The fat used in the soppressa is a matter unto itself. Not just any pork fat is good enough for this meaty treasure. Most Italian sausages use regular chunks of fat, but soppressa requires lardo, an aged, cured pork fat that is generally served as an antipasto or used as a flavoring in cooking. Nothing like simple lard (which is called strutto in Italian), lardo is classified as a cold cut, or salume, rather than as a cooking fat. It is sold in large marble-white slabs about the size of a side of bacon, and its creamy color gives it its nickname, prosciutto bianco ("white ham"). It's made from the tenderest fat from the back of the pig, which is salted and rubbed with garlic, layered with aromatic herbs, pressed between marble slabs, and finally left in cool marble storage bins to age for as much as six months. When served as an antipasto, lardo is shaved paper-thin and treated like the finest ham, usually draped over hot crostini to melt and lend its richness to the toasted, crusty bread. When smoked it becomes lardo affumicato, or simply lardone. For soppressa, plain, elegant lardo is used, but with a twist: only lardo made from pigs raised in the Pasubio is deemed worthy to use in this local delicacy.

After the pork cuts and lardo have been carefully selected, the artisan chops the lean meat and fat together by hand. This is an exacting process, and meat grinders are eschewed, imparting to the final product a firmer, chunkier texture than most machine processed salamis. By all accounts, soppressa is hardier and meatier than lesser commercial salamis. Generous quantities of salt and coarsely cracked pepper are added to the meat mixture during the chopping process. Some makers add their own spice blends, garlic being the primary accepted addition, but soppresso del Pasubio is not typically a highly spiced product. This, however, is the juncture in the process when the soppressa can be treated in one of two distinctive ways. One variation called soppressa con fil contains a "surprise" filling: a thin pork fillet placed exactly in the center of the roll. Alternatively, the maker may soak the meat-and-lardo mixture in a vat of Amarone della Valpolicella, a dry, full-bodied red wine produced in the surrounding Veneto. (Note: this is the type of soppressa I want to try!)

Once the meat mixture is perfectly chopped (not too fine, not too coarse) and perhaps soaked in the Amarone, it is stuffed by hand into sausage casings made from the linings of pig intestines that have been cleaned and boiled. It's then plunged into vats of warm water to soften the chunks of lardo and given a vigorous massage by hand. This accomplishes two things: it evenly distributes the lardo throughout the pork mixture and tightens up the casings for a firmer, plumper finished product. The bath mellows the salinity of the finished product, allowing the taster to experience less of a salty "bite" and more of the ineffable aged quality of the meat itself. The salami is then divided with twine into generously sized links about three to four inches in diameter. The soppressa del Pasubio is left to hang and age in a cool, dry, dark place for anywhere from three months to one full year before it is ready to be sliced and enjoyed.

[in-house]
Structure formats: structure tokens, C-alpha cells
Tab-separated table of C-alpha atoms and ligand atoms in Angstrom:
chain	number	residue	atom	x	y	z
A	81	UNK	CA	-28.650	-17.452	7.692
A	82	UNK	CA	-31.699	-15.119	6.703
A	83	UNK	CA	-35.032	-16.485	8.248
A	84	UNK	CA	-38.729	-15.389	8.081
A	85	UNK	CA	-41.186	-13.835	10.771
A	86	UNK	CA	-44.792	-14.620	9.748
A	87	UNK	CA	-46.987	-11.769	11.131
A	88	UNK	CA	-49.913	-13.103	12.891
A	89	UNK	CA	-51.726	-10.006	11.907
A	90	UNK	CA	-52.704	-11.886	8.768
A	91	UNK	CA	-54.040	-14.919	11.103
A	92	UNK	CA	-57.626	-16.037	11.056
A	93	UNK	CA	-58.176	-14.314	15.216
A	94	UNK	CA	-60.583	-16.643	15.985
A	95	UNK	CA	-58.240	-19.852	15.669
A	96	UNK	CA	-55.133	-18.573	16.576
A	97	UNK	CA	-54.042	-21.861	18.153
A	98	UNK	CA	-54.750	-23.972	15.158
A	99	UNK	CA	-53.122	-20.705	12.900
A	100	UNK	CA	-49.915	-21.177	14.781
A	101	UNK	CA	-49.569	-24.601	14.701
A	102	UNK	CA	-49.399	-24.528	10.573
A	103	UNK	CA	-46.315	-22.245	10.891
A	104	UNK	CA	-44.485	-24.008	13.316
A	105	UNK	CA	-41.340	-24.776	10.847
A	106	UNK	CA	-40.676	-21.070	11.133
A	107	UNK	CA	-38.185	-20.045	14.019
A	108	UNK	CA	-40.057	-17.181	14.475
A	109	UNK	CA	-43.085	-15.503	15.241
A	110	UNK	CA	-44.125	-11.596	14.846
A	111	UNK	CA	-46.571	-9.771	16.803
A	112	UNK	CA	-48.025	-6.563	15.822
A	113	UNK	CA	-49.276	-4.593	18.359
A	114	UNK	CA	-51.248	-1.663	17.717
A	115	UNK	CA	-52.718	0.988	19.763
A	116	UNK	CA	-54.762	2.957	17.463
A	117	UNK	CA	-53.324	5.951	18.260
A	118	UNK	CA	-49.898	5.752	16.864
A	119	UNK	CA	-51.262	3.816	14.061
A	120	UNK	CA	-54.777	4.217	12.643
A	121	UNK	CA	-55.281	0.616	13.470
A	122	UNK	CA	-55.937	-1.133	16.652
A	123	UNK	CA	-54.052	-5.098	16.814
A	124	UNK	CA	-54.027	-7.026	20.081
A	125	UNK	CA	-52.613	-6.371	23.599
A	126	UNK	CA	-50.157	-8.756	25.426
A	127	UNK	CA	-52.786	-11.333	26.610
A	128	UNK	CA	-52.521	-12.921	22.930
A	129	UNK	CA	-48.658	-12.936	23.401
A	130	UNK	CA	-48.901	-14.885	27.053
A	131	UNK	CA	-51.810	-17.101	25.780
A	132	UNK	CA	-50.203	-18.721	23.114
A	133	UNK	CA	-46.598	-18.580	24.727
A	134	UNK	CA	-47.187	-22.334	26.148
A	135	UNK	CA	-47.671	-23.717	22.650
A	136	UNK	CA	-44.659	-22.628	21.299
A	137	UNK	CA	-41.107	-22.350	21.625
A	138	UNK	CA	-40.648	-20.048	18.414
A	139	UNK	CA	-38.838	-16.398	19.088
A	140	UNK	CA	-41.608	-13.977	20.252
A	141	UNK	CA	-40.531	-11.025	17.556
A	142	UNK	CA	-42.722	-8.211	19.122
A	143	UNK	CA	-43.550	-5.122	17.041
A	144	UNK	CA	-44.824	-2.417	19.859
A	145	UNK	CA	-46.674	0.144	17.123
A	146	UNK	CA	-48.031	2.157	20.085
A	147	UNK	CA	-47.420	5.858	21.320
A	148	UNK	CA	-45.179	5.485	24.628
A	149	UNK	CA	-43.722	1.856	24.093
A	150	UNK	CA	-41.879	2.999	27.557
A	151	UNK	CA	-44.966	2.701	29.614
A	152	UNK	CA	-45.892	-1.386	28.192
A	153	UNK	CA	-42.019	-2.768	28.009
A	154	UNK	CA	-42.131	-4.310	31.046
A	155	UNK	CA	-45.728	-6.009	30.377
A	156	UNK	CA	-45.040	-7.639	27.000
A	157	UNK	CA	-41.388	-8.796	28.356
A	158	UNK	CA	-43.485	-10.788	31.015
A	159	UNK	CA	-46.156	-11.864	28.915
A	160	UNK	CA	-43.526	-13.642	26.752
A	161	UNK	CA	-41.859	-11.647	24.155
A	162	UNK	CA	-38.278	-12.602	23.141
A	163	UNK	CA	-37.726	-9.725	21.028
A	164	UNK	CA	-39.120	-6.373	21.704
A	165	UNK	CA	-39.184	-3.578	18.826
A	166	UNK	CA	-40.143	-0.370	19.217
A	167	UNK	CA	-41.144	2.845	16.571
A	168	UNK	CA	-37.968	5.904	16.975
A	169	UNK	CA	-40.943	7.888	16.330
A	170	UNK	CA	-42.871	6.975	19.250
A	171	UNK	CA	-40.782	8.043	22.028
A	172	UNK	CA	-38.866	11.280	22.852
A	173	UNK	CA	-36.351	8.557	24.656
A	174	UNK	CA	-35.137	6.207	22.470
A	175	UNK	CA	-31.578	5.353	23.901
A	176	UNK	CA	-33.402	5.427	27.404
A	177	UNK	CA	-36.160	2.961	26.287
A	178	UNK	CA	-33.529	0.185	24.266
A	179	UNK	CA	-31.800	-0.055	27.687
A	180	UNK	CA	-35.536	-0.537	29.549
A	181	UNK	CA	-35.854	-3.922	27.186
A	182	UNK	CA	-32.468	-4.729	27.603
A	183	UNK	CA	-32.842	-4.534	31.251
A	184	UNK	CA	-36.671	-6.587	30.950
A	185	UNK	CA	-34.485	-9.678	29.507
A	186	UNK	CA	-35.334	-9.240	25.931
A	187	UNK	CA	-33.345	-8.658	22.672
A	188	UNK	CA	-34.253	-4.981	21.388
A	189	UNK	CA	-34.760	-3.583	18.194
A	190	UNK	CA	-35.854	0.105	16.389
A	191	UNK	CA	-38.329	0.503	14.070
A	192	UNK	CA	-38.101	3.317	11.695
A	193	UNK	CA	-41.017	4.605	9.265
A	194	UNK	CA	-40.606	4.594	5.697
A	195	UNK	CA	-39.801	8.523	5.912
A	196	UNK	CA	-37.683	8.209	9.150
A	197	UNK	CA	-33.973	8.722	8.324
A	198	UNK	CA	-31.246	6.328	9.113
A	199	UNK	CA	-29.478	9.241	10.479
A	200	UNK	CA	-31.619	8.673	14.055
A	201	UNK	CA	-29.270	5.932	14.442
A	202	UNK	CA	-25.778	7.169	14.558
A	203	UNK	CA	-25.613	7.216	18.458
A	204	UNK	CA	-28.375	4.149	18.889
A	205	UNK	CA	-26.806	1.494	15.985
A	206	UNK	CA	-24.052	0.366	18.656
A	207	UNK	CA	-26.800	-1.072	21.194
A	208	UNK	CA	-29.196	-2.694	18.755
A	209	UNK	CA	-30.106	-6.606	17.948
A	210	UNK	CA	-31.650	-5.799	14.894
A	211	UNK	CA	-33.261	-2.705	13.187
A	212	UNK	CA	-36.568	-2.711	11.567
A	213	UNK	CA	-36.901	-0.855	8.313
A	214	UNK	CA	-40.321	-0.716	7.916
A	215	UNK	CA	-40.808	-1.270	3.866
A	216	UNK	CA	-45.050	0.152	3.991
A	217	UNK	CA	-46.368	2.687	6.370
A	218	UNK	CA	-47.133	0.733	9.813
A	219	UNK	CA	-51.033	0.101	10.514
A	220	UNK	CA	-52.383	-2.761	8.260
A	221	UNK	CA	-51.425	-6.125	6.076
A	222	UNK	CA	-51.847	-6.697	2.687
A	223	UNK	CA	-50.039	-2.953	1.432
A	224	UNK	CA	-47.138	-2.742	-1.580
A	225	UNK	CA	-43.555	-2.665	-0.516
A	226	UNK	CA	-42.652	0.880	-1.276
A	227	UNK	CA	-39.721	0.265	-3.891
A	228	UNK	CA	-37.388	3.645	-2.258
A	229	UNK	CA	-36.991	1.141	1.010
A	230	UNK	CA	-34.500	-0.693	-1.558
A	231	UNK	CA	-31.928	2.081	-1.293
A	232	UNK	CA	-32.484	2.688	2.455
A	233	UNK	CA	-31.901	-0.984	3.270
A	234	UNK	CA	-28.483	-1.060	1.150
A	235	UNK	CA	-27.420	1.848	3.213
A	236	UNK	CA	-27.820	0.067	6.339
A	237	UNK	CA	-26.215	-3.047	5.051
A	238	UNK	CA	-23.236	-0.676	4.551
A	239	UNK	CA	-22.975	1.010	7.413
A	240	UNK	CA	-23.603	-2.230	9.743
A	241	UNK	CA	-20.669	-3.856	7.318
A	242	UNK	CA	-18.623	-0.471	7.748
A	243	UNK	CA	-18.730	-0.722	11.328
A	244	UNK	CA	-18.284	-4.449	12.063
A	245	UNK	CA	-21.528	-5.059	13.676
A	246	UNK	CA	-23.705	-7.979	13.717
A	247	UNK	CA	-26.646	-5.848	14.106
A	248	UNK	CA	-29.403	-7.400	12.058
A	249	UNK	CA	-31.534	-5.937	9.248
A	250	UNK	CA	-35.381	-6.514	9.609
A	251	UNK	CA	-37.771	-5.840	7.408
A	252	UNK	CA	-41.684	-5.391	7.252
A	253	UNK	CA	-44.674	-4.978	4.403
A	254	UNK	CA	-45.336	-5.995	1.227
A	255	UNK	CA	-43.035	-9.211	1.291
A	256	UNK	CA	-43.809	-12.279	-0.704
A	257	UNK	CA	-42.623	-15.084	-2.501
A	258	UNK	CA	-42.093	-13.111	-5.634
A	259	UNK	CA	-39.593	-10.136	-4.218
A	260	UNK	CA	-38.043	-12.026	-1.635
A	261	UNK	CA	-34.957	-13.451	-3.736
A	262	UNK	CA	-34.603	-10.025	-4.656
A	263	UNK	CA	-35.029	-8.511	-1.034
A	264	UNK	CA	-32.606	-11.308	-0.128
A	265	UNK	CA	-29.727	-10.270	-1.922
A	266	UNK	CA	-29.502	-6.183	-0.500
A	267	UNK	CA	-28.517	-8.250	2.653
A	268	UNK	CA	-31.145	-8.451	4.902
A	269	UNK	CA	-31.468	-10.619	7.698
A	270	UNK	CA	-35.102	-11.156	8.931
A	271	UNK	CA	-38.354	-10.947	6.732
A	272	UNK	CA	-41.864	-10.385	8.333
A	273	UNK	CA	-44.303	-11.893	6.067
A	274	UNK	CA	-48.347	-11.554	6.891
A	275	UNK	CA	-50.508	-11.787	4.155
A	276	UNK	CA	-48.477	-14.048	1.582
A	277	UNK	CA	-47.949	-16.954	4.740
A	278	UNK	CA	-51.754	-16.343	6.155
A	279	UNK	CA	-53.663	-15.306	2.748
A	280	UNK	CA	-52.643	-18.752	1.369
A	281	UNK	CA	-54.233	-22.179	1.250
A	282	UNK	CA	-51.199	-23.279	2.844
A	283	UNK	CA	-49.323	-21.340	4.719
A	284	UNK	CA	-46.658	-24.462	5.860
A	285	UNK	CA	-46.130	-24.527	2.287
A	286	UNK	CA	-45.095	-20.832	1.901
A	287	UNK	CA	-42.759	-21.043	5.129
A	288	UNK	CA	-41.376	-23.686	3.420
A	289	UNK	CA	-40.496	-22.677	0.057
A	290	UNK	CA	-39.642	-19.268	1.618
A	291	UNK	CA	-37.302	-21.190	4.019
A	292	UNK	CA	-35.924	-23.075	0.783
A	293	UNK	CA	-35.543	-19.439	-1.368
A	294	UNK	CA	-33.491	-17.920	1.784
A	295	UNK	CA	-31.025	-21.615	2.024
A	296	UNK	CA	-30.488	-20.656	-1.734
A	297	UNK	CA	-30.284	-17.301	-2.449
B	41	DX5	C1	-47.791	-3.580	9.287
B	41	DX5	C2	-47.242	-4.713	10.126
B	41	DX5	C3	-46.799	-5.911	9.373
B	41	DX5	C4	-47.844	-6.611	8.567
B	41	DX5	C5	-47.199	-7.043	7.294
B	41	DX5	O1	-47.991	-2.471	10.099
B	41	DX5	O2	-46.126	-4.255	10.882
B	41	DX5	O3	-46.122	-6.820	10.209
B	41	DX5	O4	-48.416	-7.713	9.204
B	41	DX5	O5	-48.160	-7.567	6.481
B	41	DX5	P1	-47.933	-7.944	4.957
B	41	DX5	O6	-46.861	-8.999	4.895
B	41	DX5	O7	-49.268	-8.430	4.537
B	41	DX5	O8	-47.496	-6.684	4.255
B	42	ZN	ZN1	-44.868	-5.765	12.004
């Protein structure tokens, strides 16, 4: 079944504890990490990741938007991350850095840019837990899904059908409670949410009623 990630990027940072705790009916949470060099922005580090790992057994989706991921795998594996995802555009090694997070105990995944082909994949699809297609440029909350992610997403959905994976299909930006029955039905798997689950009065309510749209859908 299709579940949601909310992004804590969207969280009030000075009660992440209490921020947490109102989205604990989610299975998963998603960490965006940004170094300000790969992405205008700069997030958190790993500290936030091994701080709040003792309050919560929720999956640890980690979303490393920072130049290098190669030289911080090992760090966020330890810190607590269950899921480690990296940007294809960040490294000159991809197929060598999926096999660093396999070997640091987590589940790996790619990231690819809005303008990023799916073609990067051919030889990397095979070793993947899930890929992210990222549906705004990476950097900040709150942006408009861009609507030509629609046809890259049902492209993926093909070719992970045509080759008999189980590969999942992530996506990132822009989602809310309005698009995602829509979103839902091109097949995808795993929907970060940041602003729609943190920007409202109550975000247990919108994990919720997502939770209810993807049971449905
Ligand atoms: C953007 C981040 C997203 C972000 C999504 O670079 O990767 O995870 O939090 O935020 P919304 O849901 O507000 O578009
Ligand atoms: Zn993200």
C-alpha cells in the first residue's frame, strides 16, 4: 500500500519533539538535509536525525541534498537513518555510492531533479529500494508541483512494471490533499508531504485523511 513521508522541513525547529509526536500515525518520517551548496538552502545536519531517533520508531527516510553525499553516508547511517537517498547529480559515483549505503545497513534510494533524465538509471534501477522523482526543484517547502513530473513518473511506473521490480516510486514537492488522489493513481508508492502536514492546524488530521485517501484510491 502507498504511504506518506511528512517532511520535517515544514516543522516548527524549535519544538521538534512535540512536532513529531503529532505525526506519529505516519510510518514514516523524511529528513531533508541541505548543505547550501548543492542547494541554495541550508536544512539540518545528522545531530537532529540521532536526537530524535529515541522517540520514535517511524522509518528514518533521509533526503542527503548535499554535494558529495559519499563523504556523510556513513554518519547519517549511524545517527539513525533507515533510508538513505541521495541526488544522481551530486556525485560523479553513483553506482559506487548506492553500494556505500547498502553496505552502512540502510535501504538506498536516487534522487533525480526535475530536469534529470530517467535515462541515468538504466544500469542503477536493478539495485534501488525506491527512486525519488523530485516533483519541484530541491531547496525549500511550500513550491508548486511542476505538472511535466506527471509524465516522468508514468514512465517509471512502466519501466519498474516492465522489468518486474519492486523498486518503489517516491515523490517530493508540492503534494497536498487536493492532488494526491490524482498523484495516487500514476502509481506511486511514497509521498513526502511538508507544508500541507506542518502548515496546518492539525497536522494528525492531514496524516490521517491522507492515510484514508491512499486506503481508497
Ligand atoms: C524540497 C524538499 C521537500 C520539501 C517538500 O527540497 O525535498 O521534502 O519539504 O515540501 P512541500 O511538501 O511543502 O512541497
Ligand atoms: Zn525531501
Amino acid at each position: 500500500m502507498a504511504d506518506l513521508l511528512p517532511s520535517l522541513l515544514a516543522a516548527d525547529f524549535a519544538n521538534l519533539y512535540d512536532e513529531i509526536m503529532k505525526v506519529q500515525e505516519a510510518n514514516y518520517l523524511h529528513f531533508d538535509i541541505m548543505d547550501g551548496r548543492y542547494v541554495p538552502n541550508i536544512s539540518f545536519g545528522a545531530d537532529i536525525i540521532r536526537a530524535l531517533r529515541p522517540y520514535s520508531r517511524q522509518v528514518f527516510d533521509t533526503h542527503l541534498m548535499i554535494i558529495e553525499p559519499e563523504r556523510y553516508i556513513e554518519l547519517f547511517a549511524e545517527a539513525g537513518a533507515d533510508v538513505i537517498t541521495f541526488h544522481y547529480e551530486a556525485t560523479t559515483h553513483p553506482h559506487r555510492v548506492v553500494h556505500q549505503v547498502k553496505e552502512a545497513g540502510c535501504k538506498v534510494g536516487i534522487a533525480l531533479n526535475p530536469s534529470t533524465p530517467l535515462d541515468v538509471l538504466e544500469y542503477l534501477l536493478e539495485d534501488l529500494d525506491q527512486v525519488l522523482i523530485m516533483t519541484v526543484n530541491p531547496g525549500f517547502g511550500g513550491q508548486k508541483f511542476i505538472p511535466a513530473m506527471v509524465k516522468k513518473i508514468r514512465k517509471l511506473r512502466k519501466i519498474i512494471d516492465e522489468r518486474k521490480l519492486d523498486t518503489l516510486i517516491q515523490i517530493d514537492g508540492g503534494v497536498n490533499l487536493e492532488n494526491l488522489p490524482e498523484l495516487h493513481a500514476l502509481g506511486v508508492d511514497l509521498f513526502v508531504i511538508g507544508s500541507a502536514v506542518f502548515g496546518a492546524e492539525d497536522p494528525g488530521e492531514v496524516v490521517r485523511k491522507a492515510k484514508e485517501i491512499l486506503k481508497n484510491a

A gentle admonition

Though true soppressa may be found only in the Veneto, soppressa-hunters must beware sound-alikes and pretenders. It's a bit tricky; the Southern regions of Calabria and Apulia (respectively the sole and heel of the Italian "boot") produce a salami that not only looks nearly identical to soppressa del Pasubio, it is even called soppressata. The Southern Italian varieties, however, are much more aggressively spiced, with sweet red pepper flakes mixed into the meat for color. The greatest difference between soppressata from the Veneto and its Southern Italian cousin is that soppressata is heavily doused with red wine and is not made from the same pampered pigs used in the north. In Central and Northern Italy, soppressata refers to head cheese, a gelatinous cold cut made from boiled spiced pig heads. In other words, make sure to ask for soppressa del Pasubio by name - and enunciate clearly.

Epilogue: Soppressa plays hard-to-get

I searched. High and low, I scoured the internet. I scanned gourmet sites, sausage purveyors, and outrageously expensive, trendsetting places most foodies don't dare to tread. I even attempted to decipher Italian Engrish, which amused my husband no end. But alas! It was all to no avail. I called our local Italian market and was informed that true soppressa del Pasubio is rarely, if ever, found outside the Prealpine confines of the Veneto. The soppressa must be wooed and pursued on his own terms, or no terms at all.

So please...if you should one day find yourself in a little trattoria in Treviso, check the menu carefully. Ask the waiter in hushed, reverent tones if there is soppressa del Pasubio (pronounce it carefully, mind you!) to be had. Be humble and appreciative. And maybe, just maybe, he will return to the kitchen and tell the chef what an astute and tasteful creature is seated at the table by the window, the one that overlooks the town square. Maybe he will throw open the kitchen door, bursting with pride, bearing a steaming bowl of the freshest polenta adorned with slice after perfect slice of soppressa. Don't be stingy with your praise. Be ostentatious as you fan the fragrant steam toward your face. Enjoy a rapturous sauna of soppressa. Gild the lily a bit with the merest drizzle of pure green olive oil; anoint it, then take a bite.

Extend my compliments to the chef. And whisper my name to the salami.